Monday, June 25, 2012

Guy Fullerton on Publishing

If you have any interest in publishing your own game material, then you need to read this series of articles on how to do it right, by Guy Fullerton of Chaotic Henchmen Productions. Others have tackled this subject before, but few have done it this well. I wish that such a series had existed in 1981, when I started working at TSR as an editor. We figured it all out by trial and error, too, the same as Guy and countless other publishers between then and now.

With a few notable exceptions, the RPG business is an amateur playground. Thanks to the magical combination of the internet, desktop publishing, print on demand, and the lingua franca of PDFs, roleplayers are enjoying a bounty of unfettered publishing. If you have dreams of jumping into the pool, too, read Guy's advice first. It won't push you away with discouraging anecdotes; that's not the point at all. It's a straightforward primer on how to avoid the common, painful mistakes everyone makes during the transition from amateur to professional. Even if you have no desire to publish anything, you'll gain a better appreciation for the tremendous effort behind those third-party gaming products that folk devour so blithely.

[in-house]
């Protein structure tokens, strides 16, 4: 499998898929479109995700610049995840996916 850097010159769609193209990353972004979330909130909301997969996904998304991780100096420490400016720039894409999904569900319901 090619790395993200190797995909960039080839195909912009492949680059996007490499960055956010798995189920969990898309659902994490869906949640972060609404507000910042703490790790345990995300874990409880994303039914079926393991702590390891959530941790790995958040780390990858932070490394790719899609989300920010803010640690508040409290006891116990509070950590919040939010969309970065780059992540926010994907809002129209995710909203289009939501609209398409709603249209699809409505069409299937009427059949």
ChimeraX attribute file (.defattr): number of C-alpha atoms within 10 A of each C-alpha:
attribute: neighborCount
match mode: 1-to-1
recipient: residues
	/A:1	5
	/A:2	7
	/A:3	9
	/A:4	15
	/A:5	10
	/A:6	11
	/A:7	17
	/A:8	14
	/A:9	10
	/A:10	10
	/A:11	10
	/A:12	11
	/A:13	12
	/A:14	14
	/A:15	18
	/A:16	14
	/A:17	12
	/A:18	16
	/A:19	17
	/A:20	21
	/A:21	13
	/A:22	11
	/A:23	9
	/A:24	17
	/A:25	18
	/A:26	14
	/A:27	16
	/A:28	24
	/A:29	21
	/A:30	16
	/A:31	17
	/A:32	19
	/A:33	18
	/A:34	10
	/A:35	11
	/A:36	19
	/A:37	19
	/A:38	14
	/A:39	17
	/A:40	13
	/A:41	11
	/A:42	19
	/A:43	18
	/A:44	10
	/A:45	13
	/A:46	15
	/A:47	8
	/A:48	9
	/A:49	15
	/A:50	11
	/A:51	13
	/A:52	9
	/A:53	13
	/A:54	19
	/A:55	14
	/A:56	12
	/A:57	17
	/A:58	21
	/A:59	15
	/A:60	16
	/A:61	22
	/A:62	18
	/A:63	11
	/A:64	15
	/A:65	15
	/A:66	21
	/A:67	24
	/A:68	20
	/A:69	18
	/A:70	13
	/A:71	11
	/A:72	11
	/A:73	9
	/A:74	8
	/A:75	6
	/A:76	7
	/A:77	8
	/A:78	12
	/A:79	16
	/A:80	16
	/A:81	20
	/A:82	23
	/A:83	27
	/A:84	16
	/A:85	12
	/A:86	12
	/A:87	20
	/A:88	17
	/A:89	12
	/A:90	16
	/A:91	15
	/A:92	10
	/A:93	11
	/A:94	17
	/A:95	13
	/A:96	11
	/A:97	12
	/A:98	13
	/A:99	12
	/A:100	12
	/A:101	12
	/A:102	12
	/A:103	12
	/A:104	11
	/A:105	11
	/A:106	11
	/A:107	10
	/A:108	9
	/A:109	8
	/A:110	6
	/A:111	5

1. Thanks for the mention! I need to finish the next article...

  2. This is an excellent article on self-publishing RPG games. I learned most of this stuff through trial and error. Thanks so much Mr. Winter and Mr. Fullerton!

    I think all new game designers should check out the article. It has some great advice.

    I particularly like the part that says, "There aren't money bags waiting at the end of the self publishing rainbow so you might as well put out a superior product."

    Writing your own RPG game systems is very much a labor of love, but it's well worth it. I must be on my 14th revision of Challenger now. Getting outside opinions and reviews (and acting on them!) is very important! I know for a fact Challenger is ten times better than what it was thanks to people pointing out problem areas and my revising of the book almost from the ground up over and over again. I know it's still a mess, but I'm working on it. :)

    Sadly, most new game designers go into it expecting to be instantly rich and popular and they rarely make major revisions on a product after release. I'm heading into a third print edition, multiple e-book revisions, and so many rewrites on my hard drive that I can't count them.

    If you can find good people who will honestly tell you just how crappy your book is and how to fix it 'Hold Onto Them!'

    Thanks to some very fine people all around the world, Challenger is what it is today. You wouldn't even want to know what it looked like before they helped me out. Thanks so much guys. I very much appreciate it.

    Also, thanks to Mr. Winter for downloading my book. Every download increases my reputation as an author and game designer (I write comic fantasy novels) so it's highly appreciated. The big name publishing industry is a tough nut to crack. :)

    Thanks again for the great articles and blog posts!

    Best Regards,

    David L. Dostaler